The 75th Cannes Film Festival will be held from May 17 to 28, 2022. Some of the greatest events in history will be presented along with juicy anecdotes from celebrities on the Croisette. While this event is synonymous with glamour and glitter, it is also an opportunity to discover committed filmmakers or beautiful designer dresses. The festival has made a legend, year after year.
Committed Filmmakers on the Croisette
In the early 70’s and after the events of May 1968, the Cannes Festival opened its doors to filmmakers who were victims of censorship. Gilles Jacob, general delegate of the Festival from 1978 to 2001, is particularly proud to have been able to “help the banned filmmakers” and to encourage them to come to the Cannes Festival.
Many filmmakers have, in circumstances that have been either incredible or frightening, managed to screen their works on the Croisette in extreme situations, sometimes arousing the anger of the authorities in their countries.
For more than two decades, committed filmmakers have conquered the Croisette and won the Palme d’Or: Gus Van Sant with Elephant in 2003 (about the Colombine massacre), Hirokazu Kore-eda with A Family Affair, a film about those left behind in Japanese society, or Michael Moore with Fahrenheit 9/11 and Laurent Cantet with Between the Walls.
We don’t talk enough about the many films that, year after year, bear witness to difficult and ongoing realities around the world. Whether they win awards or not, filmmakers are keen to show political and/or social fiction at Cannes.
Cannes Film Festival: the Yearly Glamour and Fashion Event
The Cannes Film Festival is undoubtedly one of the most glamorous events on the planet. The most emblematic celebrities have walked the famous red carpets. It is the occasion for us to see them wearing their most beautiful gala outfits. Back on the most mythical of the Cannes Festival.
Tom Cruise, Sharon Stone, Romy Schneider, Elizabeth Taylor or Brigitte Bardot and Sophie Marceau for the French, it is impossible to name all the stars to have walked the steps of the Cannes Film Festival. Celebrities take advantage of these two weeks to parade on the red carpet wearing dresses more stunning than the rest. Whether it is with a plunging neckline, a dress with a long train, or a total glitter look, in Cannes everything is allowed.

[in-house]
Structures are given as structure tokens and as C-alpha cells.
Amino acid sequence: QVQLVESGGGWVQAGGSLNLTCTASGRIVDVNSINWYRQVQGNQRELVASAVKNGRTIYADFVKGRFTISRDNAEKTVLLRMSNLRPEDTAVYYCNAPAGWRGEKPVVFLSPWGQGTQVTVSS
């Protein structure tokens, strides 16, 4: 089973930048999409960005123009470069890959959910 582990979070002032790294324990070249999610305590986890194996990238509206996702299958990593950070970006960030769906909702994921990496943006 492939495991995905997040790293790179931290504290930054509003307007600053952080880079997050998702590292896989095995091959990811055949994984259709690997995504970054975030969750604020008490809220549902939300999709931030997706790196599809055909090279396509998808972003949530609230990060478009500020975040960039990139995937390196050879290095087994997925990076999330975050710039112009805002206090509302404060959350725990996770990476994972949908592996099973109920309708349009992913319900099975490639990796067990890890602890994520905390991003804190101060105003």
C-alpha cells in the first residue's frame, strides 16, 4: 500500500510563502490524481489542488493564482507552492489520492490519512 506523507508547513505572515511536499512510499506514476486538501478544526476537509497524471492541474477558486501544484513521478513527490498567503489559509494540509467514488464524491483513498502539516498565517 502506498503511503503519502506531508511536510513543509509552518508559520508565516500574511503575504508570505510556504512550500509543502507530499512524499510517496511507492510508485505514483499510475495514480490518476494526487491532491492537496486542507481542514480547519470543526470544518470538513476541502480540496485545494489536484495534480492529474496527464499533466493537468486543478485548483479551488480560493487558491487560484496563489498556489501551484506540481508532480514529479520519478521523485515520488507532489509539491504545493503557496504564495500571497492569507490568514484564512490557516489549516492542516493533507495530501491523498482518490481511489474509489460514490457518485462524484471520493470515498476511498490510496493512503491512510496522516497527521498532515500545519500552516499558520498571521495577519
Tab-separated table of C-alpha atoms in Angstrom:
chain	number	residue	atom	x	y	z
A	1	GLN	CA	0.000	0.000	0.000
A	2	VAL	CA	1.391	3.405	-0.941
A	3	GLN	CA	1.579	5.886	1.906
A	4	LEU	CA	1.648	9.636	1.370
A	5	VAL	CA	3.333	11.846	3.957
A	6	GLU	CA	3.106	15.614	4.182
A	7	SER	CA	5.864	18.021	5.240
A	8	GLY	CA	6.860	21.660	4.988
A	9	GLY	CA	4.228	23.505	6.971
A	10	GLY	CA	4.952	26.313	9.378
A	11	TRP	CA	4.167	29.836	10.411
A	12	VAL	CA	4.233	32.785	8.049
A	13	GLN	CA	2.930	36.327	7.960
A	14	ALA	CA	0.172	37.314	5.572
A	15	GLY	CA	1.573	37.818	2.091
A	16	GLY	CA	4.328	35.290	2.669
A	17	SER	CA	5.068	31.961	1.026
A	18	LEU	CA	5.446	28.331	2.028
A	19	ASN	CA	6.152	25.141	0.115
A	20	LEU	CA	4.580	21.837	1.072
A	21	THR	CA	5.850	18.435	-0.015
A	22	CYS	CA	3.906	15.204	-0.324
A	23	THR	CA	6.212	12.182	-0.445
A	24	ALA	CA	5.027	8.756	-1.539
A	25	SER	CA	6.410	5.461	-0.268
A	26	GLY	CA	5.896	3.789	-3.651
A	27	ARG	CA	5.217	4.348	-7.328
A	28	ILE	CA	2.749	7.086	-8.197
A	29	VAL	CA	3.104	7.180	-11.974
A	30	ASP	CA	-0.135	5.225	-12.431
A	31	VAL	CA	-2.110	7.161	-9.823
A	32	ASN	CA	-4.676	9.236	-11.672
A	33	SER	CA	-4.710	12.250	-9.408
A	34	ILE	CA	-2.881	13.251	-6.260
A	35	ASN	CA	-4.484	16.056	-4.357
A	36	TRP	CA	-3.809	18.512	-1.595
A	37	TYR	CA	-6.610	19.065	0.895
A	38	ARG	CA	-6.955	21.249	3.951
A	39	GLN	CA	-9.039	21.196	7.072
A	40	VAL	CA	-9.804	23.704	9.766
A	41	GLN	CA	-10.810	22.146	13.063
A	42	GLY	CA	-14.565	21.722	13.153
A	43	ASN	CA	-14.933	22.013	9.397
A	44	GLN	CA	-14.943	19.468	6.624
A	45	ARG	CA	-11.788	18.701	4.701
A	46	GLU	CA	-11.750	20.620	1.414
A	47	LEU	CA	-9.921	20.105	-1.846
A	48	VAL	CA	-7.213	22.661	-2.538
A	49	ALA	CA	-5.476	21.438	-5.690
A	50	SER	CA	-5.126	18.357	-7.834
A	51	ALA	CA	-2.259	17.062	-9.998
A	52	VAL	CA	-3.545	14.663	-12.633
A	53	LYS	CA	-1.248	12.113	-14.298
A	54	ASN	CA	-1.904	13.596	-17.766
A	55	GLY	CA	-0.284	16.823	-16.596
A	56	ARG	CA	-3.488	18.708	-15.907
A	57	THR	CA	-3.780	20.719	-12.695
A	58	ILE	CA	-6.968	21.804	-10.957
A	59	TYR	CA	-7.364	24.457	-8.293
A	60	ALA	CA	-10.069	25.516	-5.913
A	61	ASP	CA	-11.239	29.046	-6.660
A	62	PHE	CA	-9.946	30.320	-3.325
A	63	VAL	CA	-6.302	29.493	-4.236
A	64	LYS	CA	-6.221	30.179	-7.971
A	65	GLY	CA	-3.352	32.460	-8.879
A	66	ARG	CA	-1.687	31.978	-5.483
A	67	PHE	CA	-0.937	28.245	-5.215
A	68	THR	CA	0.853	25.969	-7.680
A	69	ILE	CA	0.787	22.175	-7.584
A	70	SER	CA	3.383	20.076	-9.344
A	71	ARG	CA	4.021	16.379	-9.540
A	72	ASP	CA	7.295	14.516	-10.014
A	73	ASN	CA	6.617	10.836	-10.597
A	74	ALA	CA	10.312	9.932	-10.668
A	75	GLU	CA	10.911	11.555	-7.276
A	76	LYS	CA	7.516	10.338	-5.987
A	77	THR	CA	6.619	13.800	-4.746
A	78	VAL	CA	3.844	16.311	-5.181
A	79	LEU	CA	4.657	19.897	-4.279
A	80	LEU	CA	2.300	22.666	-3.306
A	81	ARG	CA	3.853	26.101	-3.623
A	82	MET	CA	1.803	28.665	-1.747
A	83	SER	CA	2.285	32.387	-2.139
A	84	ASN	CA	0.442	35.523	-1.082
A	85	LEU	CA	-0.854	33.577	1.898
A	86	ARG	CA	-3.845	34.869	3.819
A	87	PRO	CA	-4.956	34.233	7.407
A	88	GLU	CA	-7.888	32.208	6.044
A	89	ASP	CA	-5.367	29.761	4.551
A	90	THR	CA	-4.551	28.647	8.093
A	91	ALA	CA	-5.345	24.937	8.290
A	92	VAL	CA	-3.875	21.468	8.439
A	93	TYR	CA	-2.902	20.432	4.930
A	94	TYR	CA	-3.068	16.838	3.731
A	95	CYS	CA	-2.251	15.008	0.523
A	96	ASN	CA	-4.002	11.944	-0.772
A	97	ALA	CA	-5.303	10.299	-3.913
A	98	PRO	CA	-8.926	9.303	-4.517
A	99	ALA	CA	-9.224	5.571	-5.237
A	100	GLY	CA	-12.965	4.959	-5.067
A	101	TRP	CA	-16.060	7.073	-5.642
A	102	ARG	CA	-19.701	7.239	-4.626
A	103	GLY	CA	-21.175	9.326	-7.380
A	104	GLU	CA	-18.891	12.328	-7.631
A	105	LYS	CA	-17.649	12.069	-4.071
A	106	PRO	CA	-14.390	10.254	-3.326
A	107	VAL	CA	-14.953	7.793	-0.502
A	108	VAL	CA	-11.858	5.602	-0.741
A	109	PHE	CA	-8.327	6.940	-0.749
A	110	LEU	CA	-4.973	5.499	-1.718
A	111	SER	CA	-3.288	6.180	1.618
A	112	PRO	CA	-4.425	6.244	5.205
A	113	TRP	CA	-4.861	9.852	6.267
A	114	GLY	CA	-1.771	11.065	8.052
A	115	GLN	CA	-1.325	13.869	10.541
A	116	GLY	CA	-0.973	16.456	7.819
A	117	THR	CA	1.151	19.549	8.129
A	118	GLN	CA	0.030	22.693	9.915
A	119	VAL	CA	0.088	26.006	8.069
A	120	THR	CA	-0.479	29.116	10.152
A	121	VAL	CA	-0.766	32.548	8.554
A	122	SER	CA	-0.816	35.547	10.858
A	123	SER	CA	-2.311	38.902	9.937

On its 75th anniversary, the Cannes Film Festival has been scrutinized by the whole world. Since its inception in 1946, the event has been strongly favored by the stars. Every year, they crowd the steps of the Palais des Festivals to show off their most beautiful outfits. We remember for example the magnificent Cinderella dress of Blake Lively, the bralette created by Jean Paul Gaultier for Madonna or the blue dress with open shoulders of Lady Diana.
A Political Festival
Although it is often associated with glamour, the Cannes Festival has also accumulated political incidents since its foundation. Here is a brief, but not exhaustive, look at these moments that are hidden behind the screens of the Croisette.
The 21st edition of the Festival began on May 10, 1968, but events in Paris quickly took over the red carpet. Personalities such as François Truffaut and Jean-Luc Godard called for a halt to the festivities. The general delegate of the Cannes Festival at the time, Robert Fabre Le Bret, opposed it. Members of the jury resigned and on May 18, the director of Peppermint frappé, Carlos Saura, led the rebellion. He refused to allow his film to be screened. The Festival was officially closed on May 19, 1968, and that year no prizes were awarded.
Politics sometimes invites itself into the prize list. In 1981, the Polish director Andrzej Wajda unveiled The Iron Man. Poland was then in the midst of a political transformation. The film tells the story, which is played out at the Gdańsk shipyards, while the Solidarność movement is in full formation. The film won the Palme d’Or, so it is hard not to see it as a political act.
In 1995, Underground by Emir Kusturica, provoked a strong polemic, but won the Palme d’or. Several intellectuals such as Alain Finkielkraut or Bernard-Henri Lévy criticized the director for his links with Slobodan Milošević.
In 2004, Quentin Tarantino and his jury awarded Fahrenheit 9/11, by Michael Moore. This documentary was critical of the President Bush’s administration.
In 2010, Thierry Frémaux and the Cannes Festival supported the director Jafar Panahi. The director was invited as a member of the jury while he was imprisoned in Iran, accused of having made a film against the regime at the time.
Me Too, 5 Years Later
Five years after the Weinstein scandal, the emergence of the #MeToo movement and the beginning of the awareness of the 7th art, the opening of the most prestigious awards to female directors is taking hold.
In July 2021, the young French director, Julia Ducournau, won the Palme d’Or with Titanium, a feminist film that explodes the boundaries between genres. However, after a year rich in a large selection of women directors, this year the women directors are lagging behind. Only three films out of the 18 selected were directed by women. The Cannes Film Festival has been regularly criticized, in recent years, for not highlighting enough female talent.
This year again, the Cannes Festival brings together the great names of cinema and promises great discoveries. No less than 2200 films were viewed, coming from 155 different countries. Among the 18 lucky winners, four directors have already had the honor of receiving a Palme d’Or, including Jean-Pierre and Luc Dardenne.